“Didn’t figure you’d mind.” Jonath runs a hand over the hull of his skiff, checking it for scrapes. “She’s a bright girl, your sister. And she likes to feel useful.”

“She’s getting bored.”

“I gathered,” Jonath says dryly. “Didn’t actually expect her to give the ring back. She’s not usually so unpredictable.”

Emmic gives him a long searching look. “You don’t seem worried. She’s quite stubborn, you know.”

Jonath shrugs. “So she changed her mind; she’ll change it back, once she’s had some time to think about it. I can be pretty hard to resist.” He grins, a bright, broad smile.

“I know.” Emmic stoops, picks up a handful of sand-scoured pebbles and starts lobbing them, one by one, out of the shadows into the dunes.

“Hey.” Jonath catches Emmic’s wrist, stopping him mid-toss. “We talked about this. It’ll be fine. This is where it all really begins. Right?” He takes the stone from Emmic’s palm, throws it. It arcs past the broken line of Emmic’s pebbles and smacks into the side of the dune. The sand shifts and a skate skids down the slope, startled by the impact, before burying itself again.

“Of course.” Dropping the last stone, Emmic brushes his hands off and shades his eyes, looking out toward the anchor pylon.

“It would be easier,” Jonath says, “If you’d tell her the whole story. Or let me.”

It’s an old argument. “No. She doesn’t need to know any of it, not until I can paint her the whole picture.”

“It’s just a matter of time before she figures it out. Before someone lets something slip.” A note of entreaty slips into Jonath’s voice. “It should come from you, Emmic. She’ll see that the ends justify the means. That’s something your sister would understand. It’s logical.” He uses one of Anna’s favorite words. “She could be very useful.”

“No. Let this be mine. On me. On us,” Emmic revises, and touches Jonath’s elbow. “My father should not have betrayed the cause. Not with the War still raging out there.” He gestures to the sky, to the invisible worlds beyond it. “And as for our deal with the Prophet…” He grimaces. “What could Anna know of war and means and ends? She is too much of Loess.”

“Look.” Jonath nods at the pylon. A cloud of dust and sand trails behind the ‘cat speeding toward us, its whisker-vanes bristling as they comb electricity from the air. “There’s my ride. You sure you can handle her alone?” He lays a hand affectionately on his skiff.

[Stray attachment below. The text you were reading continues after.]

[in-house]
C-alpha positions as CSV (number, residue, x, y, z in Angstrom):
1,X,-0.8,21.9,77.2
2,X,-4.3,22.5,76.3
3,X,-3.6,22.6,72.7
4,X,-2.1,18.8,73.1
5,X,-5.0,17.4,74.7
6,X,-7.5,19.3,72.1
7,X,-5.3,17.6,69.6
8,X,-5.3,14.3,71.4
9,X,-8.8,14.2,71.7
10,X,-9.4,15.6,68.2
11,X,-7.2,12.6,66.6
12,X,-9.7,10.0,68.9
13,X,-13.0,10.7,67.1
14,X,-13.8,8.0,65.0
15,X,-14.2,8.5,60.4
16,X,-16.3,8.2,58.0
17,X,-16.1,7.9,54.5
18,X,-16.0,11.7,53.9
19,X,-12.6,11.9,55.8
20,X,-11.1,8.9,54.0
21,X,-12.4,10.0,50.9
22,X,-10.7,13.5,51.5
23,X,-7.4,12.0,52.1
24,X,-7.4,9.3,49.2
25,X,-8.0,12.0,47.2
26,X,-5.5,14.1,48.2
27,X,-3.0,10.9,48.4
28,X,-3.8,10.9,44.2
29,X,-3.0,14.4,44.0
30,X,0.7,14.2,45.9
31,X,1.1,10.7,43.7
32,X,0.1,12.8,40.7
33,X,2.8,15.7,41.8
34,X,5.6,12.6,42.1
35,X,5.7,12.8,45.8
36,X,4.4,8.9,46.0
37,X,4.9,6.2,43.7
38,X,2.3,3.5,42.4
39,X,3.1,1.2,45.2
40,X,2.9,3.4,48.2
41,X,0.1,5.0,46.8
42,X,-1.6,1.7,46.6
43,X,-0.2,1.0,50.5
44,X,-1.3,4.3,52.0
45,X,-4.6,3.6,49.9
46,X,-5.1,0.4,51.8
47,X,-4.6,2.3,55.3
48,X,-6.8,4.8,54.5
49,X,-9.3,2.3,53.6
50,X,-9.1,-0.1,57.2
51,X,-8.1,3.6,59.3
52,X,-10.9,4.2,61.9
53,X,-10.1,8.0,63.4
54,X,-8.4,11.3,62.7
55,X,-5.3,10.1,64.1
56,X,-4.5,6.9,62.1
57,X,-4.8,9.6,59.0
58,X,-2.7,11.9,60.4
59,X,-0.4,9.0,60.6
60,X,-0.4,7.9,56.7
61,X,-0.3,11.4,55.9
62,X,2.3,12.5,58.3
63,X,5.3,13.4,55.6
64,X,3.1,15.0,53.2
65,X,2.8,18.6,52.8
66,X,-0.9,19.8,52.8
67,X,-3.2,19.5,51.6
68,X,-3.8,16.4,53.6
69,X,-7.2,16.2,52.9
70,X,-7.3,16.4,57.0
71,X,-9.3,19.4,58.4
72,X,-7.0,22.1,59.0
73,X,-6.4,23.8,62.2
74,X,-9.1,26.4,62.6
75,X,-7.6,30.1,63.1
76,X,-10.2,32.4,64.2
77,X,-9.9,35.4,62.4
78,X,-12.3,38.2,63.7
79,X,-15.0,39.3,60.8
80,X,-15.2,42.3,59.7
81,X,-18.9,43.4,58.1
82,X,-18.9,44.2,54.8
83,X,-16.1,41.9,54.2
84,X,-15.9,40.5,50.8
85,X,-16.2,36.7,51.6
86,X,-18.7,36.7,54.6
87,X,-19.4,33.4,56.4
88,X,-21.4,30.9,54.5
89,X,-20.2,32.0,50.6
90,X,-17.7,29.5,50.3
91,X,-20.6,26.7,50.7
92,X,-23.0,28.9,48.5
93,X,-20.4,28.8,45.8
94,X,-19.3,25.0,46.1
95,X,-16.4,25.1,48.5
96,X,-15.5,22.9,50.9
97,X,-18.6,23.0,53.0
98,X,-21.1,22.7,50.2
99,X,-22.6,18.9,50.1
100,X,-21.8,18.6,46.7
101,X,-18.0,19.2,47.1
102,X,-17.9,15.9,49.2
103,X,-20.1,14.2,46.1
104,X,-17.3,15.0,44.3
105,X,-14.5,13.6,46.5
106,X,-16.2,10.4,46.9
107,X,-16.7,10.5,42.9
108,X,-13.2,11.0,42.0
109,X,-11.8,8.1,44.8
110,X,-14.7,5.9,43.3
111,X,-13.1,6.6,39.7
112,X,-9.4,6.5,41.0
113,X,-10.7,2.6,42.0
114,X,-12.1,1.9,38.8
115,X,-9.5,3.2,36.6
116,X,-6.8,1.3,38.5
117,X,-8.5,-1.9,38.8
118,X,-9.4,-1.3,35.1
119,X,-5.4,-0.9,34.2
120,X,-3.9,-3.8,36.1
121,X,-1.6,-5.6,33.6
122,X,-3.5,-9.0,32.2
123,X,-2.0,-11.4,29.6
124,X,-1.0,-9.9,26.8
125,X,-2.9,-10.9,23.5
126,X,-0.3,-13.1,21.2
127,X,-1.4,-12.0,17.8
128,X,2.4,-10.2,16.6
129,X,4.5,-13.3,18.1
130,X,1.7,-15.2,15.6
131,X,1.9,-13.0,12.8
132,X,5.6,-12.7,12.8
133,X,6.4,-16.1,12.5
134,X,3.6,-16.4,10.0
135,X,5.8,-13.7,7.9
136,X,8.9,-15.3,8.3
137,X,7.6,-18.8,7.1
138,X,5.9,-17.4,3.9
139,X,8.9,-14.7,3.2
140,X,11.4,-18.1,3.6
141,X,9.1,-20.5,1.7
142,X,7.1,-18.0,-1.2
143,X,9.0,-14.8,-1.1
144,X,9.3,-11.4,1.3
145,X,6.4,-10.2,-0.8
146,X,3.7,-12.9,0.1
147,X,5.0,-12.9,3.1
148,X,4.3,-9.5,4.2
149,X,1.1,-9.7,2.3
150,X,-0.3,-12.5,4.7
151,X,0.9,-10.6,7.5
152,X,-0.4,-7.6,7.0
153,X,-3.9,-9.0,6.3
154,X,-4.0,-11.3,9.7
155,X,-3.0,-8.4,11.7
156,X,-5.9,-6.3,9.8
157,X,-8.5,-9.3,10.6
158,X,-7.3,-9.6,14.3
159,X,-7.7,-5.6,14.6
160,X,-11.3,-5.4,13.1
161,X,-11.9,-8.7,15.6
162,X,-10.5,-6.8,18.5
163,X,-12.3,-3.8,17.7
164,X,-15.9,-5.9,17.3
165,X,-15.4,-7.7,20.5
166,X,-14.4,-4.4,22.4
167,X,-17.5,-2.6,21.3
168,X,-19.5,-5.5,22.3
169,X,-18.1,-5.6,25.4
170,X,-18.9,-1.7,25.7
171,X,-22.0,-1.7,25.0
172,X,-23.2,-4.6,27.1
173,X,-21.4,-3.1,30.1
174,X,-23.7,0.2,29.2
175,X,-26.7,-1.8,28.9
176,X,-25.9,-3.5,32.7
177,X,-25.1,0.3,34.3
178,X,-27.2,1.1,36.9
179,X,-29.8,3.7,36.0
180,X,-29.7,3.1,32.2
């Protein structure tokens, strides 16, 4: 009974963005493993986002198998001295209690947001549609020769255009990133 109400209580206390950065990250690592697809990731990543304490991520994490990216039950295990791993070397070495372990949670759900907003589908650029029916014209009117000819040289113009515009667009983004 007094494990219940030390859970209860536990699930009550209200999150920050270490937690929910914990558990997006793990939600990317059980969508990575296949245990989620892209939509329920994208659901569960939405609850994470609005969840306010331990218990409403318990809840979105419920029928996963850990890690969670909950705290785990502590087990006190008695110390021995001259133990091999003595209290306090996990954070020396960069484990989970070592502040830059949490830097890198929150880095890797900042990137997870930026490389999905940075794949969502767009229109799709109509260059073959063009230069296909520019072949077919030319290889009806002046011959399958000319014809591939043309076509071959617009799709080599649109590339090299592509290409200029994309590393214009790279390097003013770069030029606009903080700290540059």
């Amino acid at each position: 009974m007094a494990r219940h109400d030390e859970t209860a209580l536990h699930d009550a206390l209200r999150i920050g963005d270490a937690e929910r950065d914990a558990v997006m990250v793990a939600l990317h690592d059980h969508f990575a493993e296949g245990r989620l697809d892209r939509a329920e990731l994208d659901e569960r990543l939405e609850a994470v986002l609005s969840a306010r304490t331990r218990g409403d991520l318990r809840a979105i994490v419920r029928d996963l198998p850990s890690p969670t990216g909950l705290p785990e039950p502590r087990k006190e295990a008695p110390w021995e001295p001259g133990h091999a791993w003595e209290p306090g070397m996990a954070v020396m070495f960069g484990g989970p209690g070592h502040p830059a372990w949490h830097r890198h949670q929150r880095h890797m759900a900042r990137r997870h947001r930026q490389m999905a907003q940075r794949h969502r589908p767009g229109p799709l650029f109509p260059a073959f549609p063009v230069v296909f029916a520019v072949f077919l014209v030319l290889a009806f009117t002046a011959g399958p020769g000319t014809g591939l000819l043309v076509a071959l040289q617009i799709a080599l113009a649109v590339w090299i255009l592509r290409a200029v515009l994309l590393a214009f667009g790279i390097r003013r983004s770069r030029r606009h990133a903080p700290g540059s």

“Please.” Emmic rolls his eyes. “How many races have I won?”

“None that really matter,” Jonath needles. “And this one does. The Prophet is counting on you to make it to Lode and back to Cinder before we bring the ship in. Tell Anna I’ll be home soon. I’ll bring her something new to tinker with.”

The incoming boat slows. One man is furling the sail, another leans on the brake-lever. Their faces are hidden behind heavy goggles and tightly wrapped neckcloths, but they each bear the Prophet’s insignia on their jackets: a red-leafed olive branch on a field of grey.

The ‘cat halts with a heavy scraping noise. Jonath turns to Emmic. “Wish me luck?”

Emmic nods, embraces him. “Wind to your sails, brother,” he says, and lets go.

A little side trip into the world of the Jade Dragon.

Negative Space

No desert is as sere
as empty space. Why do you weep?
This crossing is not free.

It never was; not free,
not without cost. You wander sere
and barren galaxies; I weep

and wonder, did they weep,
the stars, when spacetime set them free
to wander skies so sere?

Too sere, my heart. Love, weep no more: fly free.

This tritina brought to you by:


Lord of wind-scarred warrens
walks the sunless tunnels,
Serves the hand of heaven
holding to his shoulder.

Under seas of sand-swells
still his eye turns skyward,
Deaf to prayers – a prophet
promising a kingdom.

This drottkvaett – written for the yeah write April poetry slam – might be the hardest thing I’ve ever written. Want to give it a try? Read yeah write’s page on the drottkvaett form, then peek into submission editor Rowan’s drottkvaett writing process for some tips.


The days of the week lined up like buckets, ready to catch whatever fell in. Just dribbles at first, rumors and best guesses, barely enough to dampen the soles of our boots. I dipped my cup in pail after pail. I filled my head with names and my mouth with the taste of ash, until the buckets overflowed and nobody saw it but me.

They will say I caused this, that the city burns because of me and in a way, this is true. It was my hand that set the flame. But the sky was already raining metal before I made my choice, and it is raining still. There is nowhere left for the ships to land.

From my vantage high over Verdure, the city is almost beautiful. Smoke wreathes the silent fountains, igniting stone and steel and leaving trails of blue-green luminescence where water once pooled. I can hear footsteps on the stair below. I wonder if my children are safe. I wonder if they will tell me, if I ask, before they take me away.

If you liked this, you might like my Jade Dragon stories. This piece is not consecutive, and falls outside the larger story, but provides some context from another point of view…